We talk a little politics — the Democratic field, for instance. Jonathan is more bullish on Biden’s chances than most people are. In due course (as WFB would say), we talk Star Wars — because Jonathan is a famous expert on that franchise. These days, he is as down on it as he is on Johns Hopkins.

Just for fun, we throw in some Star Trek and even some Lost in Space.

Eventually, we get to music. JVL is high on Aimee Mann, and also on Pavarotti, though he has not yet convinced his children of the late tenor’s greatness. On the subject of greatness: JVL extols the virtues of War and Peace. (I mean the Tolstoy novel, not the Prokofiev opera, although Jonathan certainly says nothing against Prokofiev.) I also ask him about design — because Jonathan is a superb writer about design.

There is a lot more in this conversation, which I think you will enjoy. A rambling, leisurely conversation with JVL is a treat. Toward the end, he discusses his favorite writers, and says that National Review is pretty much his “desert-island magazine.” What a wonderful phrase, and tribute.

Again, to listen to JVL, go here.

P.S. Feel like some music? I don’t have Aimee or the Pav Man for you, but I have the Chamber Music Society of Lincoln Center, which opened its season the other night — its 50th-anniversary season. For my review, go here.

Economy & Business

Two More Points on Whether the Ultra-Rich Pay Less in Taxes Than the Poor


Yesterday I had a piece about this issue, explaining the massive backlash that a New York Times article and the book that inspired it have sparked among economists. The central claims here, that the American tax system is essentially flat and that the ultra-rich pay lower tax rates than the poor, have suffered two more blows worth adding.

First, Matthew Lilley points out a problem with an important aspect of the book’s methodology. It doesn’t count governmental transfers as income, but it does count sales taxes when quantifying the tax burden. So if someone earns just $1,000 on his own, receives $9,000 from the government, spends the full $10,000, and pays a 5 percent sales-tax rate, his $500 in taxes is treated as taking 50 percent of his income. This means “that if welfare to the poor is increased, this will be measured as an increased tax rate.” Indeed, the book’s authors removed some people from the data to avoid making their results even more absurdly skewed.

Second, Laurence Kotlikoff has a piece in the Wall Street Journal that adds some more criticisms. Most important, he explains his attempt with two co-authors to figure out how progressive the tax-and-benefit system is “on a remaining-lifetime basis.” Here’s how he summarizes the results:

I’ll focus on 40-year-olds, but the results are similar for all age groups. Each dollar of pretax remaining lifetime resources of those in the top 1% of the resource distribution is, on average, taxed on net at a 34.5% rate. For those in the top quintile, the average net tax rate is 28.4%. For those in the bottom quintile, every dollar of pre-tax resources is matched by a 46.6% net subsidy. (The tax rises steadily to 4.2% for the second quintile, 12.6% for the third and 18.5% for the fourth.)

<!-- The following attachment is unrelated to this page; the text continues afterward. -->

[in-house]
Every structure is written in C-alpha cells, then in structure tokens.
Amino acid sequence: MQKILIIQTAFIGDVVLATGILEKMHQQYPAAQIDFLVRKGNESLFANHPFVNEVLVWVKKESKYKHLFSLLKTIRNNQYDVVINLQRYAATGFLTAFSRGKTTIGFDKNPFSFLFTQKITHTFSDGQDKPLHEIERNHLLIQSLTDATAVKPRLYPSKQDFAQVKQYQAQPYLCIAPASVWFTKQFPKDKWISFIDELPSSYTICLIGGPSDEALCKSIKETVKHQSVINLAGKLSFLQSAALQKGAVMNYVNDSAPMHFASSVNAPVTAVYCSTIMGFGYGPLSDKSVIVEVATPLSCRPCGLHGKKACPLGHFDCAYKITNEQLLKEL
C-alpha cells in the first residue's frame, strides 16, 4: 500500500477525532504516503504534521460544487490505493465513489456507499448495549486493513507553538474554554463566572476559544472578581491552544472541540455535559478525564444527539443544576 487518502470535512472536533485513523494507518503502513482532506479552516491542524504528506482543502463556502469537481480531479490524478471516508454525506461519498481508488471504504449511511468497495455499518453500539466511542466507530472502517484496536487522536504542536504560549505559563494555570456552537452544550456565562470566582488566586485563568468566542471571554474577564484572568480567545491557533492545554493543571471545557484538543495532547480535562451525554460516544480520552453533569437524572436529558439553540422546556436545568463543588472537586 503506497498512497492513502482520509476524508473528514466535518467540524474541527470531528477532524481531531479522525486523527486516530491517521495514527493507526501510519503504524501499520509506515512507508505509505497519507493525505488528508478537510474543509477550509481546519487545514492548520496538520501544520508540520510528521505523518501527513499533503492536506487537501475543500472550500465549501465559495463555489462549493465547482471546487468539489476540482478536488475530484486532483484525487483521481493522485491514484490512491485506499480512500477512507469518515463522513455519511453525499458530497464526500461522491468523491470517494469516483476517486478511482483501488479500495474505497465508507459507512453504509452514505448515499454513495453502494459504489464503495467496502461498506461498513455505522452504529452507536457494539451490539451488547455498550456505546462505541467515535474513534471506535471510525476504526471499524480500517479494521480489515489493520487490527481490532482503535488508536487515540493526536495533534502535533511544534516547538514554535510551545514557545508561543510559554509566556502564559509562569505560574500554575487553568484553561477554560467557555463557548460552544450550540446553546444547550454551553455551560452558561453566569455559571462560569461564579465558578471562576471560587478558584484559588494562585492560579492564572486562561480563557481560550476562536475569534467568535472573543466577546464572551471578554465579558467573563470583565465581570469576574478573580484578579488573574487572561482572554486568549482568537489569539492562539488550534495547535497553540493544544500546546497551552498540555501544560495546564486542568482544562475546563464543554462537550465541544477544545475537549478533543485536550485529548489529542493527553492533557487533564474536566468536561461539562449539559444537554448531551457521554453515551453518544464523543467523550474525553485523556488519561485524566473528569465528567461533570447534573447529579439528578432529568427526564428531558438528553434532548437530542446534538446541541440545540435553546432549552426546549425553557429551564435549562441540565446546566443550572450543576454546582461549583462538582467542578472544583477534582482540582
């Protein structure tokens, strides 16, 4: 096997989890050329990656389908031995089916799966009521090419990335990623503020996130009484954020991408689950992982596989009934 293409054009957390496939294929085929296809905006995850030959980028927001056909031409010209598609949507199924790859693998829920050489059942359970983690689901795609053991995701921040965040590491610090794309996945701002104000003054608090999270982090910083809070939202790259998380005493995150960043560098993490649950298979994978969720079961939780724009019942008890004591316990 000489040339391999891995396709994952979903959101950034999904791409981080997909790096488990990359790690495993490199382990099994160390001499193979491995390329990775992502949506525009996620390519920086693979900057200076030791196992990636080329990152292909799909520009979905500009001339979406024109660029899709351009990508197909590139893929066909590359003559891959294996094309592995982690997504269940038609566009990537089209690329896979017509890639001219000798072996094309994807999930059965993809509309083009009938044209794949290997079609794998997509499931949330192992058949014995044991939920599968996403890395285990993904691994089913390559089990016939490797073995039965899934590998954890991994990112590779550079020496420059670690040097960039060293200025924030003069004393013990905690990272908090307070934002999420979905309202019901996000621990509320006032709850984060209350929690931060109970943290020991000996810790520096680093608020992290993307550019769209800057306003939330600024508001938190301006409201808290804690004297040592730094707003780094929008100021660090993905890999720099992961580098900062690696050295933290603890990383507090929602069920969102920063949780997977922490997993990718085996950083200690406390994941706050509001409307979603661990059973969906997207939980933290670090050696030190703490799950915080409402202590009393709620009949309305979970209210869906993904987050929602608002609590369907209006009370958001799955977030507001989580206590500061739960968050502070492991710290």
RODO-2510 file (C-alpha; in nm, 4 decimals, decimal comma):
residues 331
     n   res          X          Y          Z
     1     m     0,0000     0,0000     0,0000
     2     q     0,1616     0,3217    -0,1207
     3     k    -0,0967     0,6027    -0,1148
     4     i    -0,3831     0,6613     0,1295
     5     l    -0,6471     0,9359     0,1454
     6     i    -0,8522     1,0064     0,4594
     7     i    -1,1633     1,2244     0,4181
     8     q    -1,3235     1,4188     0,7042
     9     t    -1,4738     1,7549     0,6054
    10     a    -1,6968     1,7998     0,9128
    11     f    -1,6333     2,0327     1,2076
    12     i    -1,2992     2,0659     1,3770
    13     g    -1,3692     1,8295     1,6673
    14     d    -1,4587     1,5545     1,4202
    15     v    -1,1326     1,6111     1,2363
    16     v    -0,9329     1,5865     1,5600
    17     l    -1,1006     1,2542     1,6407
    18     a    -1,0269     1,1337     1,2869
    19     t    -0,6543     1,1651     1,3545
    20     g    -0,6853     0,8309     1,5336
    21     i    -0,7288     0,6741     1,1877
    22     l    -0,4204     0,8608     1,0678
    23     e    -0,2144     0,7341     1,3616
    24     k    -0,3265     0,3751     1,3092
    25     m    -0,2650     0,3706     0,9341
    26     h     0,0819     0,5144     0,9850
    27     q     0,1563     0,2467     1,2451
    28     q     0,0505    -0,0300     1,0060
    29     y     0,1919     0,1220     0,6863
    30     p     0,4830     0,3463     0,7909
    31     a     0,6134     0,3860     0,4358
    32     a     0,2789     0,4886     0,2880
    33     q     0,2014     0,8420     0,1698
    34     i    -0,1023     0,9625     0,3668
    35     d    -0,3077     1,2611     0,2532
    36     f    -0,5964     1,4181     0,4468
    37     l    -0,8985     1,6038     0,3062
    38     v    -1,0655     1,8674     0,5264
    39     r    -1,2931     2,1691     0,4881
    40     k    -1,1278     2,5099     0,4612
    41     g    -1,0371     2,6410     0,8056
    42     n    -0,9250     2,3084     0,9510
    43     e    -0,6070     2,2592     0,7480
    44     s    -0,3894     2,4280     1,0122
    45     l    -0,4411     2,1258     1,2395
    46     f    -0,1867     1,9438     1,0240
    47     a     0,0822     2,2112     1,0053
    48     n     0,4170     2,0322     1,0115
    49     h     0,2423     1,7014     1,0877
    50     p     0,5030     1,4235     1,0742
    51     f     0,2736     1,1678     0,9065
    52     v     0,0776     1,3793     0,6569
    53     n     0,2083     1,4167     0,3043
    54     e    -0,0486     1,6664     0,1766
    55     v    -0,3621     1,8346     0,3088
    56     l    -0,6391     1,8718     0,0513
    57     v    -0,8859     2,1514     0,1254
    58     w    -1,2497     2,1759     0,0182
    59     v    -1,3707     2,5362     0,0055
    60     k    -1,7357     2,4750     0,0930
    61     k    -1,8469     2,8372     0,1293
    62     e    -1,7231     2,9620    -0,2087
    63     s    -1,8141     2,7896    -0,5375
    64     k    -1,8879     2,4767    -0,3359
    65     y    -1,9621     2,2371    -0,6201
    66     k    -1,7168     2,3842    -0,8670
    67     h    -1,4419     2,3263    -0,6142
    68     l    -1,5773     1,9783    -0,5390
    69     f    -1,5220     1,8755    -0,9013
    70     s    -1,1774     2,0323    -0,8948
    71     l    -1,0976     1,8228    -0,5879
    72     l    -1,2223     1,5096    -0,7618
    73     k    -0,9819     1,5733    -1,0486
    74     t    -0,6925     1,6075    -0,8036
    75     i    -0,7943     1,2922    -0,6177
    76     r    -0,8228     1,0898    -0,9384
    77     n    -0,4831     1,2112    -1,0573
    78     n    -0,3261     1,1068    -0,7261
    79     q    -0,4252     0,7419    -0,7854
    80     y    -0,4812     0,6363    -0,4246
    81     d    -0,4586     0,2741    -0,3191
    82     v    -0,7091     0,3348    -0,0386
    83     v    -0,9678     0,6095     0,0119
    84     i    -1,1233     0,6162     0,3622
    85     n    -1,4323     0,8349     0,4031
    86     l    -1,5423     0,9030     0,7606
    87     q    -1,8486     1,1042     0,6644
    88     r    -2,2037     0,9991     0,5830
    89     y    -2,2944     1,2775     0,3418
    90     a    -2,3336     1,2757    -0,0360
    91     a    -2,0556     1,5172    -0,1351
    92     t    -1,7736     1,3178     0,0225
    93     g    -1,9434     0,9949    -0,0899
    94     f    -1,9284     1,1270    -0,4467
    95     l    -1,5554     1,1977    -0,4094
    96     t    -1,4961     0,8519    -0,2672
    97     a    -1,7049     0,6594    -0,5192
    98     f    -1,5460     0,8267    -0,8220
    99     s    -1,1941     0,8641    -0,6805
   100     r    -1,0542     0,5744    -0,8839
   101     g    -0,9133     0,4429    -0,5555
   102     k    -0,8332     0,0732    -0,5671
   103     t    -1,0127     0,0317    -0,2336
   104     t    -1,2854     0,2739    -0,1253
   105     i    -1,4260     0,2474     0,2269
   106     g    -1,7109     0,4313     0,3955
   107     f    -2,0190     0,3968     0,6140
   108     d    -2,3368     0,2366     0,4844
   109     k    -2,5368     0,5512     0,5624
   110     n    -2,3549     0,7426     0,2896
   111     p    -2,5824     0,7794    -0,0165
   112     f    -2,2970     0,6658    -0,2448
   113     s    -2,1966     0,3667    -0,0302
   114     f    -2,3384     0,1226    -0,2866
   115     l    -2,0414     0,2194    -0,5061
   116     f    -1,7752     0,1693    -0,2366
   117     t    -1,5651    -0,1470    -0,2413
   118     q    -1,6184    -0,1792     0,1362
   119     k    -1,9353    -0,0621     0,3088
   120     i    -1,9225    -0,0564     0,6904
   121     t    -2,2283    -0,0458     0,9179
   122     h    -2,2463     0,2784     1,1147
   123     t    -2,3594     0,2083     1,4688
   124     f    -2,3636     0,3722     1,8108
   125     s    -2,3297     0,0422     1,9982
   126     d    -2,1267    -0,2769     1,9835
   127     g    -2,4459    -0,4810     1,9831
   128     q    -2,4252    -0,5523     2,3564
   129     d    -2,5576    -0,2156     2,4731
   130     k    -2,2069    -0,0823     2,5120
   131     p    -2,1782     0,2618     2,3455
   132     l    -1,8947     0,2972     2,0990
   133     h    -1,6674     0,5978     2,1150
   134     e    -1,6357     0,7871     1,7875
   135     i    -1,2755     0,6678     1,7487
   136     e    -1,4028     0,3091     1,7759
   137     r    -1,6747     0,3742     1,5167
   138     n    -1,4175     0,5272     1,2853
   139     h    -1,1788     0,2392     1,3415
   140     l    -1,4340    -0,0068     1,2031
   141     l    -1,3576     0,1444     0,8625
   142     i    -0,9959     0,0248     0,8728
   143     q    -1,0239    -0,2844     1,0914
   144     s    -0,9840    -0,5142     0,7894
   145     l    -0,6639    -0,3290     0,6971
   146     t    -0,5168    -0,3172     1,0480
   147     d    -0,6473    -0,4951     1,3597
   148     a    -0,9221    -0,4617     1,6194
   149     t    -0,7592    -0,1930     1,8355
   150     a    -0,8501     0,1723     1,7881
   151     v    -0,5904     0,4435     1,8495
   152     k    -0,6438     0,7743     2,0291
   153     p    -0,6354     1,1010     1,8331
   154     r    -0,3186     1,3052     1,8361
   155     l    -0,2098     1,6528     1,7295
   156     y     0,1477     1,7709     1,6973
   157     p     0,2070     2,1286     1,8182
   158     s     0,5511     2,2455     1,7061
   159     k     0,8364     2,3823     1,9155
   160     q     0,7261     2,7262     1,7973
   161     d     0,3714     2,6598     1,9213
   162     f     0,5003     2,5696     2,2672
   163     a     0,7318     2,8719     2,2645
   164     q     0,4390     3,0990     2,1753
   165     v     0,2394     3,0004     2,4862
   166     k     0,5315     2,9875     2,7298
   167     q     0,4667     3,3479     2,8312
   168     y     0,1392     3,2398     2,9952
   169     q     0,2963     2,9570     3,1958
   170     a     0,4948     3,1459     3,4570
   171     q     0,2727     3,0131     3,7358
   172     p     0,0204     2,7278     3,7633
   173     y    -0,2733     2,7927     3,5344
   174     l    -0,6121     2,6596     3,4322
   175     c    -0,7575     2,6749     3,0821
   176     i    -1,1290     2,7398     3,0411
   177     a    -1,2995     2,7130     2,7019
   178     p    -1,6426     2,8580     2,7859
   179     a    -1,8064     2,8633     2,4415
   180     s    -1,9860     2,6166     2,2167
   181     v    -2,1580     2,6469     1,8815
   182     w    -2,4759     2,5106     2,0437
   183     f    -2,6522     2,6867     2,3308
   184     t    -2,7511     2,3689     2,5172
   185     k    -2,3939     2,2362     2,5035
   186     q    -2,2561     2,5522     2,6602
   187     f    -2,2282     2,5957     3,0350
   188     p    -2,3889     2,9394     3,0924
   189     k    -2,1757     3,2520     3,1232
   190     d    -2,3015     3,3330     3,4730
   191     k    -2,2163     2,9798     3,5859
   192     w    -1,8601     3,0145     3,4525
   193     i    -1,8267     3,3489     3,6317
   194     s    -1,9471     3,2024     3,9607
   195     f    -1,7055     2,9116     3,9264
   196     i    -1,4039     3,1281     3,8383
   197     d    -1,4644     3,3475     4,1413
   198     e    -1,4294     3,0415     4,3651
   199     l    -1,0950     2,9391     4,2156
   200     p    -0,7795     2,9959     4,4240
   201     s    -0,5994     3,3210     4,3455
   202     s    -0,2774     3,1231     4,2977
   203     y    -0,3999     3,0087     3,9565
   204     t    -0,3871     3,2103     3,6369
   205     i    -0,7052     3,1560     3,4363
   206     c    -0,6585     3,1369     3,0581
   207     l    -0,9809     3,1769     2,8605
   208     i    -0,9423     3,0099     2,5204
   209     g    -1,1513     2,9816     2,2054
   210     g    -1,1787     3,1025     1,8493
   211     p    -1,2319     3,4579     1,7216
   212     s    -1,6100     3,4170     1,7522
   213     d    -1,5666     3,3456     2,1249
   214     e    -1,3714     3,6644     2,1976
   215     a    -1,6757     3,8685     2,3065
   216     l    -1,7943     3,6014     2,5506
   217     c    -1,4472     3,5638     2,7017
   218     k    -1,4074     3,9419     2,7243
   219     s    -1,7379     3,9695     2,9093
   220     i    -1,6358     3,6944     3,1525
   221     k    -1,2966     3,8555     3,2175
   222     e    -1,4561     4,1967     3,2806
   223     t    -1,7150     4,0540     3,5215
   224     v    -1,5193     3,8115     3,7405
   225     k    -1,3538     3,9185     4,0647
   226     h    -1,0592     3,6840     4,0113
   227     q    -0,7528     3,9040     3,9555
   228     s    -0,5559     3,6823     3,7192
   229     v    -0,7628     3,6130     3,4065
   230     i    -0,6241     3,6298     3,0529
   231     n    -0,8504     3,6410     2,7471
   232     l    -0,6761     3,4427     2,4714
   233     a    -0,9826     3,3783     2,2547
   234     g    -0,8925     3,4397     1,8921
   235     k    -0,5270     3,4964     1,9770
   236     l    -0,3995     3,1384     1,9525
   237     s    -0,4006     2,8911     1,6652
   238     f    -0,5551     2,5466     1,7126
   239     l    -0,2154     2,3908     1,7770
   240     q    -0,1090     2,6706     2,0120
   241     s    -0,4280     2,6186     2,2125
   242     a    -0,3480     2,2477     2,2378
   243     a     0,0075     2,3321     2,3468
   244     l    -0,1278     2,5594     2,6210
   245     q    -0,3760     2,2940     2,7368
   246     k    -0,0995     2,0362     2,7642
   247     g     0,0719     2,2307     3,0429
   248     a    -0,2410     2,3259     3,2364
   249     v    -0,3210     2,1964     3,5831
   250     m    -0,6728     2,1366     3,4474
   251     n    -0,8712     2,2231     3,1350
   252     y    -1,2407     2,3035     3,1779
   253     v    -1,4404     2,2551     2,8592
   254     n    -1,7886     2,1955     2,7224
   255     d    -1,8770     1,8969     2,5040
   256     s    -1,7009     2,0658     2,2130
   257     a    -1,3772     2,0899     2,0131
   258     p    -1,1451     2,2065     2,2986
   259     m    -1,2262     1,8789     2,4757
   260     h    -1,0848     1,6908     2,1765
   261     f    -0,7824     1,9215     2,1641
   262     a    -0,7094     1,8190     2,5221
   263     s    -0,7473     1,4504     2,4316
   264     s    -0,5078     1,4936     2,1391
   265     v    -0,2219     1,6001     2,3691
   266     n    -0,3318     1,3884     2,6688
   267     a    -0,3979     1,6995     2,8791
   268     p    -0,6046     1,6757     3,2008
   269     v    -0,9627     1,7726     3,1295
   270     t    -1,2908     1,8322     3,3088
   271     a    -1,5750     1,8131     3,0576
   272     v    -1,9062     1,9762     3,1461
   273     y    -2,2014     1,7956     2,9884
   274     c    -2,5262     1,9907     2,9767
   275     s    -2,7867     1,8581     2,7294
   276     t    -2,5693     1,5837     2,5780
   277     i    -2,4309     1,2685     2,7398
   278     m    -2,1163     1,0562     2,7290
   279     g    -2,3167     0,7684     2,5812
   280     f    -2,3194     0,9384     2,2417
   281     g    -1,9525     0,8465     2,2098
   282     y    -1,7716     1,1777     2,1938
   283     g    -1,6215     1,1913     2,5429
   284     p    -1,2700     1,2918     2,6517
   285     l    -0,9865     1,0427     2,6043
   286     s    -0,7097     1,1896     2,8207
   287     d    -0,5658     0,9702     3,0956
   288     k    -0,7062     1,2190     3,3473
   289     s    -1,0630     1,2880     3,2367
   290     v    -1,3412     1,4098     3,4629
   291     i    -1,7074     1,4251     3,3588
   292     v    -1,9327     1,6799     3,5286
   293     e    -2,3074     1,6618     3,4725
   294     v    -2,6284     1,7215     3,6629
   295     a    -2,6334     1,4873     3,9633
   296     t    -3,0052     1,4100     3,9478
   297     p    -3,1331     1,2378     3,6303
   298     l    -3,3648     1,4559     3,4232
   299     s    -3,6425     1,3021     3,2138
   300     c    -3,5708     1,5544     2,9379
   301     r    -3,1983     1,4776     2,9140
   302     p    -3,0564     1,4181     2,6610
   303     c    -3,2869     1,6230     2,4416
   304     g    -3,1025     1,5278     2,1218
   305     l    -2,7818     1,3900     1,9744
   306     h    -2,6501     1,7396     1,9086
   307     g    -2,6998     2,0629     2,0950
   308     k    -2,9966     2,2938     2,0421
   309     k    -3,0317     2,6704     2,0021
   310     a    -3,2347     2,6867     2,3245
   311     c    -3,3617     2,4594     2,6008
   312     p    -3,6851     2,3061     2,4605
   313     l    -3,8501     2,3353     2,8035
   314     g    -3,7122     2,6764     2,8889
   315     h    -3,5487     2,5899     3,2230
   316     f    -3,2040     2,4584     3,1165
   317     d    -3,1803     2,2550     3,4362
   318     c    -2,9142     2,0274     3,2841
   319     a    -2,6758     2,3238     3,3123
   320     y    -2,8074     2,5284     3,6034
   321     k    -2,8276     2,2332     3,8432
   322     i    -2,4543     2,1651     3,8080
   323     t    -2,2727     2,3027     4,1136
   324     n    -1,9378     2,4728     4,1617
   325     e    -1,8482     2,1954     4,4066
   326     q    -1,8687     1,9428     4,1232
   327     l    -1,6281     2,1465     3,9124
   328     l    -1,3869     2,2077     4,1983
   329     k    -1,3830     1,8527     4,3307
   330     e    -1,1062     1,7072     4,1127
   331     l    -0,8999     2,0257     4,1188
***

White House

The Impeachment Defense That Doesn’t Work

(Leah Millis/Reuters)

If we’ve learned anything from the last couple of weeks, it’s that the “perfect phone call” defense of Trump and Ukraine doesn’t work. As Andy and I discussed on his podcast this week, the “perfect” defense allows the Democrats to score easy points by establishing that people in the administration were freaked out by the call, because it was so clearly inappropriate. Also, the “perfect” defense is premised on the idea that there was only a phone call, when obviously there was all sorts action before and after the phone call, which we are learning more about.

Mick Mulvaney provided a little more information yesterday at his presser when he said Trump mentioned “in passing” the DNC server/2016 issue in connection to the suspension of military aid. (The server thing is completely bonkers, by the way.) Mulvaney tried to walk his statement back immediately by saying there was no quid pro quo, but I’d be kind of surprised if Trump didn’t tell others the same thing, and perhaps also mentioned the Bidens.

Meanwhile, our old friend Byron York had a fascinating report on Kurt Volker’s deposition. Volker pushed back strongly against Adam Schiff’s insistence that the Ukrainians felt pressured over the the withheld funding. If Volker is right, it raises the possibility that Trump wanted to use the suspended aid as leverage, but it didn’t happen for whatever reason (bipartisan support for releasing the funds, push-back from the professional diplomats, and perhaps legal concerns, which Mulvaney mentioned yesterday).

If this is all correct (and I’m admittedly speculating), a truthful and sound defense would give ground on the impropriety of the focus on the Bidens, but emphasize that nothing came from any pressure campaign, which was quickly abandoned. Since Trump only very rarely admits any error, he is loath to do this.

Meanwhile, the black box of the controversy is Rudy Giuliani and his political machinations and business dealings in Ukraine. This is where there’s the most potential for truly explosive revelations, and where the White House has to be very nervous.


The Case for Nationalism: How It Made Us Powerful, United, and Free


My book on nationalism is going to be out in a couple of weeks. (I know Jonah and Kevin can’t wait.) It makes the argument for nationalism in general, but more specifically for the American nationalist tradition as an indispensable part of this country’s greatness. You can pre-order here, and brace yourself to hear much more about it from me in the weeks ahead.


NR Webathon

Where Our Free-Speech Fight Stands

(Jonathan Ernst/Reuters)